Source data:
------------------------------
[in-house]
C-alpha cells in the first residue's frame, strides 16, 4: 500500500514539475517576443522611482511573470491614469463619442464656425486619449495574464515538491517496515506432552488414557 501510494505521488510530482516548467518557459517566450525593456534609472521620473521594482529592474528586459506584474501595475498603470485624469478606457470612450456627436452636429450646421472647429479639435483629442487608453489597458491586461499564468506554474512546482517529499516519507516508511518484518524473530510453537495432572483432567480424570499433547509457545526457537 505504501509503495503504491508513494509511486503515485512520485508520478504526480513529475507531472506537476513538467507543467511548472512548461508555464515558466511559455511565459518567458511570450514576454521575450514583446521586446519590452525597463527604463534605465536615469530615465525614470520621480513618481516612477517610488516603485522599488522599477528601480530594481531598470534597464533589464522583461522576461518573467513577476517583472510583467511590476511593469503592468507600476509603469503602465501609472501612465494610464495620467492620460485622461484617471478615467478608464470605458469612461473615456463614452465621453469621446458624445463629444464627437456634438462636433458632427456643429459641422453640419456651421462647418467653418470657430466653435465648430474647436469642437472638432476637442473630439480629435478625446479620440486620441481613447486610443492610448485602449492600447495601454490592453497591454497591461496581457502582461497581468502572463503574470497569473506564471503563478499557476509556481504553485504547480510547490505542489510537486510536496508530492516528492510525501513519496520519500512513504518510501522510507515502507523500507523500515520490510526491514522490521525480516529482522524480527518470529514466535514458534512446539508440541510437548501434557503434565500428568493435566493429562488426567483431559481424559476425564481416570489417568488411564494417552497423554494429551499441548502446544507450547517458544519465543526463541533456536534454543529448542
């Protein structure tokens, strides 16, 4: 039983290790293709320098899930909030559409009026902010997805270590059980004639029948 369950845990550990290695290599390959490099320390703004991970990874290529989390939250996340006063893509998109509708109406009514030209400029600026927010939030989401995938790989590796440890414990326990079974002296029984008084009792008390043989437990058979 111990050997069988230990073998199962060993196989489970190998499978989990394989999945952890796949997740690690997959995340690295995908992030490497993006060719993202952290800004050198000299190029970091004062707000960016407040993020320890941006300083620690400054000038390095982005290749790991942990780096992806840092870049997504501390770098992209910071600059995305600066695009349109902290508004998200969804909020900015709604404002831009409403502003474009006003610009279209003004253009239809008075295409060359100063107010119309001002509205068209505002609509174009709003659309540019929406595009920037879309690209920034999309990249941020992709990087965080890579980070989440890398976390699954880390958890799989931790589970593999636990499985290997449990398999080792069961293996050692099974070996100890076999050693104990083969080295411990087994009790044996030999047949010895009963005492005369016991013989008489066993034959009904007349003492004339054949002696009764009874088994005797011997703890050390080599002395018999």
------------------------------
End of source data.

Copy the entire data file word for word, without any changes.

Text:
[in-house]
C-alpha cells in the first residue's frame, strides 16, 4: 500500500514539475517576443522611482511573470491614469463619442464656425486619449495574464515538491517496515506432552488414557 501510494505521488510530482516548467518557459517566450525593456534609472521620473521594482529592474528586459506584474501595475498603470485624469478606457470612450456627436452636429450646421472647429479639435483629442487608453489597458491586461499564468506554474512546482517529499516519507516508511518484518524473530510453537495432572483432567480424570499433547509457545526457537 505504501509503495503504491508513494509511486503515485512520485508520478504526480513529475507531472506537476513538467507543467511548472512548461508555464515558466511559455511565459518567458511570450514576454521575450514583446521586446519590452525597463527604463534605465536615469530615465525614470520621480513618481516612477517610488516603485522599488522599477528601480530594481531598470534597464533589464522583461522576461518573467513577476517583472510583467511590476511593469503592468507600476509603469503602465501609472501612465494610464495620467492620460485622461484617471478615467478608464470605458469612461473615456463614452465621453469621446458624445463629444464627437456634438462636433458632427456643429459641422453640419456651421462647418467653418470657430466653435465648430474647436469642437472638432476637442473630439480629435478625446479620440486620441481613447486610443492610448485602449492600447495601454490592453497591454497591461496581457502582461497581468502572463503574470497569473506564471503563478499557476509556481504553485504547480510547490505542489510537486510536496508530492516528492510525501513519496520519500512513504518510501522510507515502507523500507523500515520490510526491514522490521525480516529482522524480527518470529514466535514458534512446539508440541510437548501434557503434565500428568493435566493429562488426567483431559481424559476425564481416570489417568488411564494417552497423554494429551499441548502446544507450547517458544519465543526463541533456536534454543529448542
């Protein structure tokens, strides 16, 4: 039983290790293709320098899930909030559409009026902010997805270590059980004639029948 369950845990550990290695290599390959490099320390703004991970990874290529989390939250996340006063893509998109509708109406009514030209400029600026927010939030989401995938790989590796440890414990326990079974002296029984008084009792008390043989437990058979 111990050997069988230990073998199962060993196989489970190998499978989990394989999945952890796949997740690690997959995340690295995908992030490497993006060719993202952290800004050198000299190029970091004062707000960016407040993020320890941006300083620690400054000038390095982005290749790991942990780096992806840092870049997504501390770098992209910071600059995305600066695009349109902290508004998200969804909020900015709604404002831009409403502003474009006003610009279209003004253009239809008075295409060359100063107010119309001002509205068209505002609509174009709003659309540019929406595009920037879309690209920034999309990249941020992709990087965080890579980070989440890398976390699954880390958890799989931790589970593999636990499985290997449990398999080792069961293996050692099974070996100890076999050693104990083969080295411990087994009790044996030999047949010895009963005492005369016991013989008489066993034959009904007349003492004339054949002696009764009874088994005797011997703890050390080599002395018999």